if you have the older computers i can try to connect, but not all were the same..

-Christopher
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Old 06-09-2017, 03:29 PM   #5
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I would do a thorough pre-trip inspection each day before you start, and stop every hour or two to rest yourself and to check the bus. I do this even with my car - I check the temperature of tires, wheels, hubs, and look under for drips and leaks, every time I stop on a long trip. Something I also tell people to do is to turn off the radio every now and then so you can hear what's happening while you drive - most problems give early warning with strange sounds or vibration before they become critical failures. You'll have some serious mountains to climb over along the way, so take it easy climbing and descending; the typical basin-and-range topography of the western US is tough on vehicles in the heat of the summer. And if you have accurate reliable gauges (you do, yes?) you need to get into the habit of always scanning them every minute or so while driving.

Are you taking I-8 or I-40 or some other route? If you take the southern route on I-8, don't underestimate the westbound climb after Ocatillo CA as you leave the desert and go over the mountains before San Diego. Many a vehicle has come to grief making that climb in the summer, so you may want to do it at night when it's cooler / less stinking hot.

Have fun and be safe, John
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Old 06-09-2017, 03:56 PM   #6
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Originally Posted by Iceni John View Post
I would do a thorough pre-trip inspection each day before you start, and stop every hour or two to rest yourself and to check the bus. I do this even with my car - I check the temperature of tires, wheels, hubs, and look under for drips and leaks, every time I stop on a long trip. Something I also tell people to do is to turn off the radio every now and then so you can hear what's happening while you drive - most problems give early warning with strange sounds or vibration before they become critical failures. You'll have some serious mountains to climb over along the way, so take it easy climbing and descending; the typical basin-and-range topography of the western US is tough on vehicles in the heat of the summer. And if you have accurate reliable gauges (you do, yes?) you need to get into the habit of always scanning them every minute or so while driving.

Are you taking I-8 or I-40 or some other route? If you take the southern route on I-8, don't underestimate the westbound climb after Ocatillo CA as you leave the desert and go over the mountains before San Diego. Many a vehicle has come to grief making that climb in the summer, so you may want to do it at night when it's cooler / less stinking hot.

Have fun and be safe, John
Awesome advice.

However, regarding the summer temps in the Mohave Desert I think you may have understated the HEAT.
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Old 06-09-2017, 06:55 PM   #7
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The Mojave desert is very hot in the summer, and the Sonoran desert is even hotter! I would try to drive through them in the night as much as possible. I recently made a short trip up to the high desert from here, and I left at 4.00 AM - OMG, so much better. Cooler, less traffic, and what traffic there was seemed to be driven by folk with brains in their heads instead of the usual moronic idiots driving during the day, especially on I-15 that gets all the mulletheads going to Las Vegas and the Colorado River each weekend.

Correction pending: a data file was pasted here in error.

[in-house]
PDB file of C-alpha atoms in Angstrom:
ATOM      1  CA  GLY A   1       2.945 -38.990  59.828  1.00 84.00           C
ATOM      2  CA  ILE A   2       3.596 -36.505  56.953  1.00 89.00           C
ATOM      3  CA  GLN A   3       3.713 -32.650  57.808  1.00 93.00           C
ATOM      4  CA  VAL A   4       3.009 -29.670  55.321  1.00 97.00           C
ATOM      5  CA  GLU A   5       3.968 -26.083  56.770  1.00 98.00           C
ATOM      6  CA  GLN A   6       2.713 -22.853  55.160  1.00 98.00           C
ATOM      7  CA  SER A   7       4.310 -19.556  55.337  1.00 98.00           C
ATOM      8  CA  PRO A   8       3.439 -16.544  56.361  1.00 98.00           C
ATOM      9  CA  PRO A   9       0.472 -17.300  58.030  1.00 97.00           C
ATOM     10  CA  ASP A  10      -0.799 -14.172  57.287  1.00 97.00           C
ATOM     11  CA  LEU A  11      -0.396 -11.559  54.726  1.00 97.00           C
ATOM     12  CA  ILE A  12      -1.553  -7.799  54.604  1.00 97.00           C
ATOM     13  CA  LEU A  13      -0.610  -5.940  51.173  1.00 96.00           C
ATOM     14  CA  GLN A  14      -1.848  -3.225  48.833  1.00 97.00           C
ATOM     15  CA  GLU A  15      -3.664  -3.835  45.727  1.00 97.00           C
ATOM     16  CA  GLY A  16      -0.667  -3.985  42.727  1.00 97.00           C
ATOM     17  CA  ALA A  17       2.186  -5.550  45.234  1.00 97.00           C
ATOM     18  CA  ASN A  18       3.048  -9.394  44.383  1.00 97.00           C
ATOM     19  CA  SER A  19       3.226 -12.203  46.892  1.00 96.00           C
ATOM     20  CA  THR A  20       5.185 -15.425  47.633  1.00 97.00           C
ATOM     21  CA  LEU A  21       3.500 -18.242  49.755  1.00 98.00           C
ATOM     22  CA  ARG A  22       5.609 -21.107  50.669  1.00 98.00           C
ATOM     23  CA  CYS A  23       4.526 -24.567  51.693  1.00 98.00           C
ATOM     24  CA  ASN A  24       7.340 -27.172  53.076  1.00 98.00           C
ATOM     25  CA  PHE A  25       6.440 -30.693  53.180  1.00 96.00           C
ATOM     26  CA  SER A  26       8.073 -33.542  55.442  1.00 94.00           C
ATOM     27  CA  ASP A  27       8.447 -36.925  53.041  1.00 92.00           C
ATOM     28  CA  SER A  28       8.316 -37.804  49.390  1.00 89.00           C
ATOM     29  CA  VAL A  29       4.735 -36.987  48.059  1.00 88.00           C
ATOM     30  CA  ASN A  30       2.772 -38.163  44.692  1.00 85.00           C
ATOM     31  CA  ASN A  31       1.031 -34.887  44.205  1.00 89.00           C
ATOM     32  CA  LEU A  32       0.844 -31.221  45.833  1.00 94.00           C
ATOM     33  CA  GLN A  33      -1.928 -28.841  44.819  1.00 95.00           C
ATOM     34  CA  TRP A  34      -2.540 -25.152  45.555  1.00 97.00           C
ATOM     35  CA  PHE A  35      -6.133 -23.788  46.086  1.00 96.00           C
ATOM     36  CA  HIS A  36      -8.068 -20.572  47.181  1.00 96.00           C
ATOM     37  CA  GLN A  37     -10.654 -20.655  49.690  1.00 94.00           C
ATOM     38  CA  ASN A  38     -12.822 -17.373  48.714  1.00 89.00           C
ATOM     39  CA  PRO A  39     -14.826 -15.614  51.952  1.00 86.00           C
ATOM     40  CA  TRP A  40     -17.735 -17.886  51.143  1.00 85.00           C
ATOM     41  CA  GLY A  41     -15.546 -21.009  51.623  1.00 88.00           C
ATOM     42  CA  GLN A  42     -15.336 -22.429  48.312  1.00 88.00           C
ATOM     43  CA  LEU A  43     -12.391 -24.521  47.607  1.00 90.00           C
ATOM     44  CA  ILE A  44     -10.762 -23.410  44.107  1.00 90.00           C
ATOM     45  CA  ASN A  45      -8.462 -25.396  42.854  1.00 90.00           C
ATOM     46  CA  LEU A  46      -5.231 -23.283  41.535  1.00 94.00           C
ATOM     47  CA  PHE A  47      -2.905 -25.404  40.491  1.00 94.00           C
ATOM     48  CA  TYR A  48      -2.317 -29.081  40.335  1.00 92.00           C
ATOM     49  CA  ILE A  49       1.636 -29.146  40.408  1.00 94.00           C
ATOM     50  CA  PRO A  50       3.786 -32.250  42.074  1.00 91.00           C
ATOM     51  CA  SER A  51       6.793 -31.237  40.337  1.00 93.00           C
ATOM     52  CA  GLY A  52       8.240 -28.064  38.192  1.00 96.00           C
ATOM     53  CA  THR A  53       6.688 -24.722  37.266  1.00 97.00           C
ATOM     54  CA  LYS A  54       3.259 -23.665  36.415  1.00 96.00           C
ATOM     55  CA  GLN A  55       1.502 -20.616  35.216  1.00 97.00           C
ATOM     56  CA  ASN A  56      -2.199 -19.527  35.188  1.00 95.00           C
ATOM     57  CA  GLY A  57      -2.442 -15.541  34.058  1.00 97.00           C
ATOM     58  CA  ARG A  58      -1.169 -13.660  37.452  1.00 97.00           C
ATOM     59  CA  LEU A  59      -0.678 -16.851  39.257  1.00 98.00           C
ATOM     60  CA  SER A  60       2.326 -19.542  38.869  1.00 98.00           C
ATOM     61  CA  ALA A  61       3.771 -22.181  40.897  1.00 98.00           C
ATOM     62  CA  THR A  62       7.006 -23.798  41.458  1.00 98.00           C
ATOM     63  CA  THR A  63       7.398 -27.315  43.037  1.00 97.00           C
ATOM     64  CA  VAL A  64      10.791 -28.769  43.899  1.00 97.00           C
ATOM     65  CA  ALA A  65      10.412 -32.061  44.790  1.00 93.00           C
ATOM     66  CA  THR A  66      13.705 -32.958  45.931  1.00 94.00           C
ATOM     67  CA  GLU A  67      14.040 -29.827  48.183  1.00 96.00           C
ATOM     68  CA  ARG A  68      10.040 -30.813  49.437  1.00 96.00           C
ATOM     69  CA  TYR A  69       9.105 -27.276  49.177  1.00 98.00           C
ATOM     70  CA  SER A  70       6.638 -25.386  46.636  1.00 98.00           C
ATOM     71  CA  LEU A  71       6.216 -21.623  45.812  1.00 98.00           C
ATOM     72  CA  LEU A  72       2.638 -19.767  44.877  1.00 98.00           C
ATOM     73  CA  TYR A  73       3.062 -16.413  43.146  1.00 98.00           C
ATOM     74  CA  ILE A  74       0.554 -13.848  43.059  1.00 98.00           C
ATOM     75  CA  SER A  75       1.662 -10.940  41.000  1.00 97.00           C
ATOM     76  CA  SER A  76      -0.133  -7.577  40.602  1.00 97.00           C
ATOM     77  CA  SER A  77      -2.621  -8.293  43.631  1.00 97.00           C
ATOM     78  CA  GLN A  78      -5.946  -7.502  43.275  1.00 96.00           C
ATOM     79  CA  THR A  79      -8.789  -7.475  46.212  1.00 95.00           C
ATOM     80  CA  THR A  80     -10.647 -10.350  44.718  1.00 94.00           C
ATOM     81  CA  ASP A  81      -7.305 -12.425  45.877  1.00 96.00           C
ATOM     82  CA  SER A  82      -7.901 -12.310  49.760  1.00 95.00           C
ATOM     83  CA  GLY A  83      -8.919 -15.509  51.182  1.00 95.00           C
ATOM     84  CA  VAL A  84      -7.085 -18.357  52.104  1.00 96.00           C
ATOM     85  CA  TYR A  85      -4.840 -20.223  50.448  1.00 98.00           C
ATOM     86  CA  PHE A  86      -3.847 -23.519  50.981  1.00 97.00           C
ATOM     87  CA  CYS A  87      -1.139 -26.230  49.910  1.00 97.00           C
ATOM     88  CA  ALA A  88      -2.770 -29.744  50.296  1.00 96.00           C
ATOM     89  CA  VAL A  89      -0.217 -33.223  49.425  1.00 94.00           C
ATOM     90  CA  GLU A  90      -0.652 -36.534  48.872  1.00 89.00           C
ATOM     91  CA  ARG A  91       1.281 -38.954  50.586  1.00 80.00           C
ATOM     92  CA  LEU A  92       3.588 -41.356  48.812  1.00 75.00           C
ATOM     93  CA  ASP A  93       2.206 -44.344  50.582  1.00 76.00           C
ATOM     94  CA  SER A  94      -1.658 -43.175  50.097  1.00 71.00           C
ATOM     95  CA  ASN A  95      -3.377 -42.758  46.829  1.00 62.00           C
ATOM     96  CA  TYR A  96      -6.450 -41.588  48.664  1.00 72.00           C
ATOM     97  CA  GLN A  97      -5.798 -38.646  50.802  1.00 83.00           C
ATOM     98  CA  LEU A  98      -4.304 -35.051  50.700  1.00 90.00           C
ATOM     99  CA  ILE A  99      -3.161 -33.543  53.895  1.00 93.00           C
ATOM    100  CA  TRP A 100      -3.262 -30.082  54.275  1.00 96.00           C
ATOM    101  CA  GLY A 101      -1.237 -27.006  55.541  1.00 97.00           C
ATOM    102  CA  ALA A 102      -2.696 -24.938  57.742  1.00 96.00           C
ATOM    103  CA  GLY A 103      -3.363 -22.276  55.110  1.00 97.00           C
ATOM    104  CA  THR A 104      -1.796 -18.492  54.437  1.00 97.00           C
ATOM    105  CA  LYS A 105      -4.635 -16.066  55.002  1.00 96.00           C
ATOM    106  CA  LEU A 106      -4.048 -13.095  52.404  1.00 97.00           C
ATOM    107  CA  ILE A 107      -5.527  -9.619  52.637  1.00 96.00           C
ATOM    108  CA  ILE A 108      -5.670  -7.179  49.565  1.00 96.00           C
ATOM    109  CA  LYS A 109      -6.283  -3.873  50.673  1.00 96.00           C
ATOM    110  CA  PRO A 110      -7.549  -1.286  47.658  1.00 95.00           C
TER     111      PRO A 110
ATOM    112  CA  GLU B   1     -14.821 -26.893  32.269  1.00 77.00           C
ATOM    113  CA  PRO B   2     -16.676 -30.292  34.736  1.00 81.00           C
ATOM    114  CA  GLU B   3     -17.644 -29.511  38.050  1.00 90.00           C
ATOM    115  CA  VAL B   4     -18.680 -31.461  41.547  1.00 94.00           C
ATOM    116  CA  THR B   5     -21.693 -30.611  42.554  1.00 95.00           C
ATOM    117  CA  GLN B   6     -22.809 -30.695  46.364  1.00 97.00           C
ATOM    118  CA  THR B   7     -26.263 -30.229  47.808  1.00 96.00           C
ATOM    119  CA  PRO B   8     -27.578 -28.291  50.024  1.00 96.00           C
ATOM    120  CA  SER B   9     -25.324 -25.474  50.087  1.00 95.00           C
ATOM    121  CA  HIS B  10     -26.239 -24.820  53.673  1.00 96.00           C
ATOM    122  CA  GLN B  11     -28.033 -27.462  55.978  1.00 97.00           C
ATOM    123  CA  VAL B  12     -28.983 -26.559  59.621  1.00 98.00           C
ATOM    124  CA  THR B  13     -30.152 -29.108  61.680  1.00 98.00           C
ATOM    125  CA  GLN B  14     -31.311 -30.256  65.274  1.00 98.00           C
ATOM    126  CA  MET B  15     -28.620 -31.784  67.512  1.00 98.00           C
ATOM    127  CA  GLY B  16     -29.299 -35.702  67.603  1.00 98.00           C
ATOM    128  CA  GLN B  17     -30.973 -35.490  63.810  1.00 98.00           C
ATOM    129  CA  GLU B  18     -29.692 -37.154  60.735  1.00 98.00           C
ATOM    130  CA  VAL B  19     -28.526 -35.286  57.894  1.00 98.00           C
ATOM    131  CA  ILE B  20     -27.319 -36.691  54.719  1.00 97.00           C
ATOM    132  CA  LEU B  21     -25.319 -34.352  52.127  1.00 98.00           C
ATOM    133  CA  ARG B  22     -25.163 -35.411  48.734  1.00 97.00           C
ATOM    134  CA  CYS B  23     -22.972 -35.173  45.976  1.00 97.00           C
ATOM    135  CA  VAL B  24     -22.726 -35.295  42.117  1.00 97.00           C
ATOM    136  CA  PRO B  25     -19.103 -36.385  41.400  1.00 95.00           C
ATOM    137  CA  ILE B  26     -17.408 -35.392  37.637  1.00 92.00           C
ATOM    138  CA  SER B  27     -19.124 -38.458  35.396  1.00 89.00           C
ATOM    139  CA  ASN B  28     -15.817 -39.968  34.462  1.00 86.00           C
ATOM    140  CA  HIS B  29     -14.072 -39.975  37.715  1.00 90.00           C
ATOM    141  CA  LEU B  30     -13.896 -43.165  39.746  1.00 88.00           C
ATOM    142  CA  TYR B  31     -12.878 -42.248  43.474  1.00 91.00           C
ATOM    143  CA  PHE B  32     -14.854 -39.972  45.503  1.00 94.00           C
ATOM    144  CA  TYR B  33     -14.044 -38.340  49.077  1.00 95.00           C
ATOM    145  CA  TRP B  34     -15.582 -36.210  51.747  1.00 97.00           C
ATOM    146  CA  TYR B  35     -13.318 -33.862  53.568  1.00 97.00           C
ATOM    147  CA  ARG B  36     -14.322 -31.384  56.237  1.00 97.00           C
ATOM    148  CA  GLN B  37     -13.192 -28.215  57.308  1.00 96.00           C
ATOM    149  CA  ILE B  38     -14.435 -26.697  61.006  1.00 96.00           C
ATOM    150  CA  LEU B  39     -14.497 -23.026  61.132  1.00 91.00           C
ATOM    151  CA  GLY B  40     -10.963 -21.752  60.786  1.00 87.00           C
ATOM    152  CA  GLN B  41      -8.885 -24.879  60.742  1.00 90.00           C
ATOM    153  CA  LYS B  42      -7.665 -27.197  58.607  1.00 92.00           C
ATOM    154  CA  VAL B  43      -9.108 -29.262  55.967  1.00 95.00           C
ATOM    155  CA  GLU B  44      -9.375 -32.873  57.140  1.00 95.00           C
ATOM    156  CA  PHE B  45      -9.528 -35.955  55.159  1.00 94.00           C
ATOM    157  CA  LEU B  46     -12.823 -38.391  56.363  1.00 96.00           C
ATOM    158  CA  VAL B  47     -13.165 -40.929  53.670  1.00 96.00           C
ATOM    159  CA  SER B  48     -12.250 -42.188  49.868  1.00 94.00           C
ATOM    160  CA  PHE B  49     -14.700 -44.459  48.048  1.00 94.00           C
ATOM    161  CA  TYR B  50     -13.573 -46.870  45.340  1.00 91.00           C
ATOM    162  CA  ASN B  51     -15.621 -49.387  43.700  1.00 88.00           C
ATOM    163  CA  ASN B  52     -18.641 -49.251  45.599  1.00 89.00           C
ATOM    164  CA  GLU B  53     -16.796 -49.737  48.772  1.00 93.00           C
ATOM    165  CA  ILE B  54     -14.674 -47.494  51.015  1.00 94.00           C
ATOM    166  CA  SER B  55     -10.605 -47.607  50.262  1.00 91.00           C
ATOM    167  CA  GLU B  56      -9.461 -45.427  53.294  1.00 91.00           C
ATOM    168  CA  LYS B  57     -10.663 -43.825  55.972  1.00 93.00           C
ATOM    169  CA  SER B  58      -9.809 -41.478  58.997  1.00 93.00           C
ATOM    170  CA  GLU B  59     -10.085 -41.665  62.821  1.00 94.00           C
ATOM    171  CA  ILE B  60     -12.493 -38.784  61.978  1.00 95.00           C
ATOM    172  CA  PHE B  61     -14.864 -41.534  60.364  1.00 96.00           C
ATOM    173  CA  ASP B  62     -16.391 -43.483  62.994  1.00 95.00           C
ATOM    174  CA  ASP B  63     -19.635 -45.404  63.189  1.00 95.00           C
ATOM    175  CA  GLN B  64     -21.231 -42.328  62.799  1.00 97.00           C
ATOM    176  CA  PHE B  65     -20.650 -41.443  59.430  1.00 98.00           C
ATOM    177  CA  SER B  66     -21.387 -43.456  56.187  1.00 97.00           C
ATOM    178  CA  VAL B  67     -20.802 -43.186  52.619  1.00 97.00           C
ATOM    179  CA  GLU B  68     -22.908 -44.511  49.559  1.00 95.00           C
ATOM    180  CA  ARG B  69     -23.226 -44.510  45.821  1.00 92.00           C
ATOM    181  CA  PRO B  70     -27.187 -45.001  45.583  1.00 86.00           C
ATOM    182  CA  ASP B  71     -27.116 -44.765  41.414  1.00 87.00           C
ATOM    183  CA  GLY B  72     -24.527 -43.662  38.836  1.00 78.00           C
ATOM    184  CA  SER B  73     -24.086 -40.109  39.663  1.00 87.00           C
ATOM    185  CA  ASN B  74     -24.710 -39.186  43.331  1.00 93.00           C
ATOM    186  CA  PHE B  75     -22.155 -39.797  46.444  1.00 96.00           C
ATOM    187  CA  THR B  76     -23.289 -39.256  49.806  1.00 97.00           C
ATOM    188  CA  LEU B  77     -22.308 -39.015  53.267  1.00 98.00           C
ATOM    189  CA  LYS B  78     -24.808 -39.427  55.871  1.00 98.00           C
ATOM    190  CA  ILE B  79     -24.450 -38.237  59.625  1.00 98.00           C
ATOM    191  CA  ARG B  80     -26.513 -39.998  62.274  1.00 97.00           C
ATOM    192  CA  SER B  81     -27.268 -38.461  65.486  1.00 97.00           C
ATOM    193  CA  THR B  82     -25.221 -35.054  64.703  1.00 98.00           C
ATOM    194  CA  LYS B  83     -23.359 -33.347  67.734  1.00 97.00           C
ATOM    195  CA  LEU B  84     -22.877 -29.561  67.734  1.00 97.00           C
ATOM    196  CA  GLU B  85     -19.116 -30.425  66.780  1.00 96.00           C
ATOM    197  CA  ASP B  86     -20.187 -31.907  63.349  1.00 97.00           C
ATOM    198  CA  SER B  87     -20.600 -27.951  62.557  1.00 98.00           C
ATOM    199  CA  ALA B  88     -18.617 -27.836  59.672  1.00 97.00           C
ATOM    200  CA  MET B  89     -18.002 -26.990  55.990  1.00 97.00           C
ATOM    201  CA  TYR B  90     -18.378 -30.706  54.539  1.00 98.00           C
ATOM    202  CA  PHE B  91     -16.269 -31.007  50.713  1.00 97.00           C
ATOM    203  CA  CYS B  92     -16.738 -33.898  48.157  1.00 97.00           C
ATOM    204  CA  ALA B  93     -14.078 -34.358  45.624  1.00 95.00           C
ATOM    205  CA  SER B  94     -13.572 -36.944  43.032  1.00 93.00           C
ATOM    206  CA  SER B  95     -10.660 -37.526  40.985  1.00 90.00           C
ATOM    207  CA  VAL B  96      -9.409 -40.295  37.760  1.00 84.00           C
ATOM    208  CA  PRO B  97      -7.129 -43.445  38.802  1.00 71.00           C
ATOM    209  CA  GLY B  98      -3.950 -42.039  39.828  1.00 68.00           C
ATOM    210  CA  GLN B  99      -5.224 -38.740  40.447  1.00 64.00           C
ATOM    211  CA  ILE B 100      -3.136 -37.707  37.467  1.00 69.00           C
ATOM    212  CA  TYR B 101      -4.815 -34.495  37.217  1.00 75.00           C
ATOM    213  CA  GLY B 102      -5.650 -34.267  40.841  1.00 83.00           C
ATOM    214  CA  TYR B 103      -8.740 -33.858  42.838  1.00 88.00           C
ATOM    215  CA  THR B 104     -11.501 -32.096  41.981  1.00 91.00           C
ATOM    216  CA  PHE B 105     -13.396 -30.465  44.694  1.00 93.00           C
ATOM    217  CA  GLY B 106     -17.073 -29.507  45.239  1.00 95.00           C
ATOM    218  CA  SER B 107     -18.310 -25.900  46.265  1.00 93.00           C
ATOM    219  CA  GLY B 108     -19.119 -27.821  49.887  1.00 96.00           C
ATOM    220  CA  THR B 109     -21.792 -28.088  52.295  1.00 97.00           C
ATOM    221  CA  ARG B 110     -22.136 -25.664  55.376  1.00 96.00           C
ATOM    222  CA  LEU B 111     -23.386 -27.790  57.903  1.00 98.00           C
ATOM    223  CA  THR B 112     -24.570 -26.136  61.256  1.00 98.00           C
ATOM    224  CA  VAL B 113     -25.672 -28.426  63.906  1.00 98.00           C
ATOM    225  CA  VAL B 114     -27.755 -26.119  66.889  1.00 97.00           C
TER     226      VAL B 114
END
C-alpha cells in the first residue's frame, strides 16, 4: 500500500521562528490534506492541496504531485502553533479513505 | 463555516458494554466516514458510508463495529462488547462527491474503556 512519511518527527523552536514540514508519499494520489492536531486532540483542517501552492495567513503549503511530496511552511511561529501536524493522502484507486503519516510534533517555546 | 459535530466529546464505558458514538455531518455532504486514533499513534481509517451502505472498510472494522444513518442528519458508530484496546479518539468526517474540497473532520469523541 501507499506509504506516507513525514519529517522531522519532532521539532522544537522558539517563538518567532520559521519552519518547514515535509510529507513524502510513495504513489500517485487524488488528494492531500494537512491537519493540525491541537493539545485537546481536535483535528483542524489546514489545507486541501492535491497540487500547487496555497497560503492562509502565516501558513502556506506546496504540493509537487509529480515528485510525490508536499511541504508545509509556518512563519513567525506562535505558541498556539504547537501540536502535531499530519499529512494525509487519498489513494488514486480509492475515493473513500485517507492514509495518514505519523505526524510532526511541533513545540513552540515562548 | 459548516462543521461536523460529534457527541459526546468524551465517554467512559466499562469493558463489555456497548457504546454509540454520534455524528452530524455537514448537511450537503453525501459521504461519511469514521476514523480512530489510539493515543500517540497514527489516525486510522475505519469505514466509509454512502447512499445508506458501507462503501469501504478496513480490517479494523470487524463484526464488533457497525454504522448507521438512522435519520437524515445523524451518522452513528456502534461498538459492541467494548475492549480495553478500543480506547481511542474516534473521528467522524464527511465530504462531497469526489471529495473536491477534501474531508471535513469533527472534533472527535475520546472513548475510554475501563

John
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Old 06-10-2017, 08:48 AM   #8
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Quote:
Originally Posted by Iceni John View Post
The Mojave desert is very hot in the summer, and the Sonoran desert is even hotter! I would try to drive through them in the night as much as possible. I recently made a short trip up to the high desert from here, and I left at 4.00 AM - OMG, so much better. Cooler, less traffic, and what traffic there was seemed to be driven by folk with brains in their heads instead of the usual moronic idiots driving during the day, especially on I-15 that gets all the mulletheads going to Las Vegas and the Colorado River each weekend.

John
I wouldnt want to drive through there in a bus with no Air conditioning..
-Christopher
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Old 06-10-2017, 09:18 AM   #9
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"But...it's a DRY heat".
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Old 06-10-2017, 09:33 AM   #10
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just take your time and enjoy the ride, 55-60 is the sweet spot for me better mpg, less stress driving, you just have to get used to the cars behind and passing you. Drive as long as you feel you can, then pull in for a rest or overnight, your bus can run 24 hours a day, you have a done all you can for maintaince I have the same motor\tranny and have gone 12 hours with just fuel stops. but I like to do around 5 hours driving and stop for the night